1

I want to get a collection of elements with a class. I then wish to loop through each element in the collection in order to add a class.

However, I want it to add a class to the first in the collection, then wait 5 seconds before adding to the 2nd in the collection. And so on...

<script type="text/javascript">
    window.onload = function(){
        var boxs = document.getElementsByClassName("paragraph");

        for(let i = 0; i < boxs.length; i++){
            setTimeout(function () {
                boxs[i].classList.add("type");
            },5000);
        }
    }
</script>
0

You can use your i variable to calculate a suitable delay to setTimeout (first execution after 5s, second after 10s, etc.):

for(let i = 0; i < boxs.length; i++){
  setTimeout(function () {
    boxs[i].classList.add("type");
  }, (i + 1) * 5000);
}

When you call setTimeout, you are just setting a timer for the execution of your callback. That's why you need to compute appropriate delays for each call.

  • Doesn't solve boxs[i] that will always be boxs[boxs.length] and not boxs[0], boxs[1], etc. – Jeremy Thille Feb 14 at 16:03
  • You are right!! Closures! Will edit my answer soon – Alberto Trindade Tavares Feb 14 at 16:04
  • 1
    Ah, except no, because it does work with let, my bad – Jeremy Thille Feb 14 at 16:05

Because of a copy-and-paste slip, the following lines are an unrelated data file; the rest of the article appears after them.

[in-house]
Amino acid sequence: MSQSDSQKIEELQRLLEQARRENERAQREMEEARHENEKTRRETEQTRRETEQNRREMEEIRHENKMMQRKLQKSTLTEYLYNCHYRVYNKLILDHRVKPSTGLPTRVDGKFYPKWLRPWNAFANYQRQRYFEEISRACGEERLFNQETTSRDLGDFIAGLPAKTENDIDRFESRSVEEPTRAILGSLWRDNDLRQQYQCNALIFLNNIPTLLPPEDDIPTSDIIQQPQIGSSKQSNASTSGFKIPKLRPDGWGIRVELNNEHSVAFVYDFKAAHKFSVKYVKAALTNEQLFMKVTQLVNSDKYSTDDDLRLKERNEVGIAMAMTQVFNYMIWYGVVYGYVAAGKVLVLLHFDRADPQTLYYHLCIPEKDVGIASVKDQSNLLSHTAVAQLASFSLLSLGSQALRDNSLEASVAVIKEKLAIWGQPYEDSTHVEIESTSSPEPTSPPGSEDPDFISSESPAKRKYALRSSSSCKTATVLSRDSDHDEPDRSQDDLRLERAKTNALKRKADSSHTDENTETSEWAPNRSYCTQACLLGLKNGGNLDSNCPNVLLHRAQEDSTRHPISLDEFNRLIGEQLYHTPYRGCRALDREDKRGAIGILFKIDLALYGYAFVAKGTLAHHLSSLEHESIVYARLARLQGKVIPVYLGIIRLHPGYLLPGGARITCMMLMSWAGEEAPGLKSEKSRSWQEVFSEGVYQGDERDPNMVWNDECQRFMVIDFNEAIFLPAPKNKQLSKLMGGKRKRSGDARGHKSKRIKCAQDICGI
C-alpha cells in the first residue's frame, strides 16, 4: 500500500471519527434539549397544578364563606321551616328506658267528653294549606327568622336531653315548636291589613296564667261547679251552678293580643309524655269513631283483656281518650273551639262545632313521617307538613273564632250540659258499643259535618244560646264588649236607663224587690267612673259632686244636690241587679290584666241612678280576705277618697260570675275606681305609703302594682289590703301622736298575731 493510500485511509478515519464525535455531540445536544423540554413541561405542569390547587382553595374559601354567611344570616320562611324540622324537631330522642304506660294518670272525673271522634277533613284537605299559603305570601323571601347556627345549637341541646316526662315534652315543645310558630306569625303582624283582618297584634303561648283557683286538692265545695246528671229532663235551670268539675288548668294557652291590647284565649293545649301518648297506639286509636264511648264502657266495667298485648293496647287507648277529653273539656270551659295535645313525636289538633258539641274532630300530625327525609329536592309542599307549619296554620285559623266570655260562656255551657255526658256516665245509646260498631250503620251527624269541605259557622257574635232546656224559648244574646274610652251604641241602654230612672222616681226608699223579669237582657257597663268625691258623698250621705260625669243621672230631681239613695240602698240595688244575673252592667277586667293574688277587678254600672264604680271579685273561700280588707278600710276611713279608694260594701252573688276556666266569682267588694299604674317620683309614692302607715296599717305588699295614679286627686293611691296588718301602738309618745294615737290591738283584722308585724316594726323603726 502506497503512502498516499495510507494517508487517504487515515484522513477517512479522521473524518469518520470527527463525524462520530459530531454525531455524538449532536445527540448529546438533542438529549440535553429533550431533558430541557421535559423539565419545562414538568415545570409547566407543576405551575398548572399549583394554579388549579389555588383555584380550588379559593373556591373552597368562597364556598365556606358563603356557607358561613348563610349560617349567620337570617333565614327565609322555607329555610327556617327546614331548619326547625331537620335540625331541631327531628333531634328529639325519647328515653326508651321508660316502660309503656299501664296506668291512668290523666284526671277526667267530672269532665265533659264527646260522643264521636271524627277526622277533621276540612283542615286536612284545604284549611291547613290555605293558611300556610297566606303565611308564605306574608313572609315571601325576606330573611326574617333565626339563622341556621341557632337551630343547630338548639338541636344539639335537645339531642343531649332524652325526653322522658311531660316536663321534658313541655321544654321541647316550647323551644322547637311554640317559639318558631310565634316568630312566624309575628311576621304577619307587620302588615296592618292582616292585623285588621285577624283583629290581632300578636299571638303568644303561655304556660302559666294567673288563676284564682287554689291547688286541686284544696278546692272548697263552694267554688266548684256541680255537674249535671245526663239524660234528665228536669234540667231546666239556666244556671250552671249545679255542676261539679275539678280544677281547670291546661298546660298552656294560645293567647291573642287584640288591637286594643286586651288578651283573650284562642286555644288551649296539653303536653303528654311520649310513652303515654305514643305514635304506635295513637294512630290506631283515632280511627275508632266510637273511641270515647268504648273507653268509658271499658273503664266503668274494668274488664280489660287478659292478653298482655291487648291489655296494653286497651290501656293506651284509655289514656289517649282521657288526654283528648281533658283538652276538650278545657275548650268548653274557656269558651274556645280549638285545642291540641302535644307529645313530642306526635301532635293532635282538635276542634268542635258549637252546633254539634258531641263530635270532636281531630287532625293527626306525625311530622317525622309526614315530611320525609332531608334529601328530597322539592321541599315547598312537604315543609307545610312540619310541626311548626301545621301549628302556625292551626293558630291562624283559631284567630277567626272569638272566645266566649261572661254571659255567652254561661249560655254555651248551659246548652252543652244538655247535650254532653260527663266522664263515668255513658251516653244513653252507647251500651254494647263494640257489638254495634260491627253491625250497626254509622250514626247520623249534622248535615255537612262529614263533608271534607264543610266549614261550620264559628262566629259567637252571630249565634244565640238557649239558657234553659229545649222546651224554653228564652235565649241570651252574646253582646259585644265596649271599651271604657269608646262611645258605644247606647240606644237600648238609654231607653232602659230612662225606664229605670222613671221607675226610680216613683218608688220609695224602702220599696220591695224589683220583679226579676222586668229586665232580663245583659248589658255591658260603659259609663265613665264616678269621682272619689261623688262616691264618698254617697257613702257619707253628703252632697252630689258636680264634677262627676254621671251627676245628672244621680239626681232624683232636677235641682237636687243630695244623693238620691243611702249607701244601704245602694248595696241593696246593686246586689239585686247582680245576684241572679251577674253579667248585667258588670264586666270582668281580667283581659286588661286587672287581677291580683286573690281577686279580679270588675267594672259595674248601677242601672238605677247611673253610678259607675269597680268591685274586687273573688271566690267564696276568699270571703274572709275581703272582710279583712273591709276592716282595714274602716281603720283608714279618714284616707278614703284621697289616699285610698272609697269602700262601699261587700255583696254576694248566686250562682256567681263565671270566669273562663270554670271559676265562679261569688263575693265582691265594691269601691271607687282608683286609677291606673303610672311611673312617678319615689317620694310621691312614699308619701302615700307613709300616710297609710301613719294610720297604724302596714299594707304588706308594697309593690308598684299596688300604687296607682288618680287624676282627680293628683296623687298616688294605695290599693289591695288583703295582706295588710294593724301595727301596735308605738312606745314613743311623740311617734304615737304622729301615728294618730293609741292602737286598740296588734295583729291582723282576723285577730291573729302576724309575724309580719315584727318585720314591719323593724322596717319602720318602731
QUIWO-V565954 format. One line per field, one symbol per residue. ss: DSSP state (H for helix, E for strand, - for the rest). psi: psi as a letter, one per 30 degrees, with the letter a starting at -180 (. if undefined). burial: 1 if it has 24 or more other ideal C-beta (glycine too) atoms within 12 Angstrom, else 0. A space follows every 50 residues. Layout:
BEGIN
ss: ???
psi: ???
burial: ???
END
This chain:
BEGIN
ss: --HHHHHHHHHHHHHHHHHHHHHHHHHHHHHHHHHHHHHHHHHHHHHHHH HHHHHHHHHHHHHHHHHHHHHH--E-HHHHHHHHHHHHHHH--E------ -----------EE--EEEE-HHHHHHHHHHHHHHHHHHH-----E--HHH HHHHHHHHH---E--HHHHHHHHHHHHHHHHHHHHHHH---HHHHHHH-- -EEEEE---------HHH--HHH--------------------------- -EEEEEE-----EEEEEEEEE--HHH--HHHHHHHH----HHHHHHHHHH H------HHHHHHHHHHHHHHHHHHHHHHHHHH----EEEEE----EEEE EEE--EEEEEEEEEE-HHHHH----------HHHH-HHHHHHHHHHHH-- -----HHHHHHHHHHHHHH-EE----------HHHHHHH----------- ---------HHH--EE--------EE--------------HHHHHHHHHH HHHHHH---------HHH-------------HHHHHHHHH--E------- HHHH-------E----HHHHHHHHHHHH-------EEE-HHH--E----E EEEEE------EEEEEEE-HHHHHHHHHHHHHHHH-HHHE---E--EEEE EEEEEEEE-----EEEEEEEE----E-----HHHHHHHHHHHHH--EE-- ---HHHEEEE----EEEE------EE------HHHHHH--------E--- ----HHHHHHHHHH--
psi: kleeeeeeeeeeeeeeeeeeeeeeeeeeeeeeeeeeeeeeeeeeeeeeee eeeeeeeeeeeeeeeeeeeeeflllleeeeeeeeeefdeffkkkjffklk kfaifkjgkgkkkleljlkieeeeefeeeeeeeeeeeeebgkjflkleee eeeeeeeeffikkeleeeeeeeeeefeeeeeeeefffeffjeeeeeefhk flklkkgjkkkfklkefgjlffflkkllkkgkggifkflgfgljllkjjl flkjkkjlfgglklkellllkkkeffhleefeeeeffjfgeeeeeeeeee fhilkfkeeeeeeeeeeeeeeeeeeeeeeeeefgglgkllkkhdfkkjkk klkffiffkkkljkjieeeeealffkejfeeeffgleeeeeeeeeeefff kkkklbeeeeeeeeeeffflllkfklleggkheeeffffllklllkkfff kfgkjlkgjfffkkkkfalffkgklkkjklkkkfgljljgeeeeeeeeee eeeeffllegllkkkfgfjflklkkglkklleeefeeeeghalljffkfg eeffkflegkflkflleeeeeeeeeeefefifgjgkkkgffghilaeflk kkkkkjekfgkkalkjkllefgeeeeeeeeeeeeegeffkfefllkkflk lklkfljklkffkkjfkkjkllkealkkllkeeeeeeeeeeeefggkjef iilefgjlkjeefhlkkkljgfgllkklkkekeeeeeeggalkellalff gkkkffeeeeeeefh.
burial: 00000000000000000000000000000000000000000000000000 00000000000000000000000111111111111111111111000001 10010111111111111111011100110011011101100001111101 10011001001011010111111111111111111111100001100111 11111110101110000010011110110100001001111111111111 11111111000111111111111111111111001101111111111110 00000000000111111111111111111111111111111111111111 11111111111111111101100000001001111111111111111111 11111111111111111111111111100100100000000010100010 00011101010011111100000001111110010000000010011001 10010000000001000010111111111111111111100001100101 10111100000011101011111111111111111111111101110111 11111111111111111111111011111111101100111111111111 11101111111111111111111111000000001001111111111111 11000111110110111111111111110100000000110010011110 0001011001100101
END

• 1
    Today I learned. Lexical scope for the win. Good point, though. – Alberto Trindade Tavares Feb 14 at 16:06
0

You need a closure for this, otherwise all the functions will execute when i===boxs.length.

for (let i = 0; i < boxs.length; i++) {
    ( num => setTimeout(function () {
        boxs[num].classList.add("type");
    }, 5000*num))(i)
}

EDIT

I just noticed that you used let, so actually you don't need a closure. Every loop will have its own scope. You can just use 5000*i

0

All the set timeouts run at the same time. The loop runs and sets each thing to run at 5 seconds. You need to add a delay by offsetting each iteration.

for(let i = 0; i < boxs.length; i++){
  setTimeout(function () {
    boxs[i].classList.add("type");
  },5000 * (i + 1));
}

Most people would use a queue

// grab all the elements and put it into an array
const paras = Array.from(document.querySelectorAll("p"))

function runNext() {
  // wait 5 seconds
  window.setTimeout( () => {
    // remove the first item from array and set the class
    paras.shift().classList.add("type")
    // if items are remaining, set up the next timeout
    if (paras.length) runNext()
  }, 5000)
}

runNext()
p { color: #CCC; }
p.type { color: #000; }
<p>One</p>
<p>Two</p>
<p>Three</p>
<p>Four</p>
<p>Five</p>

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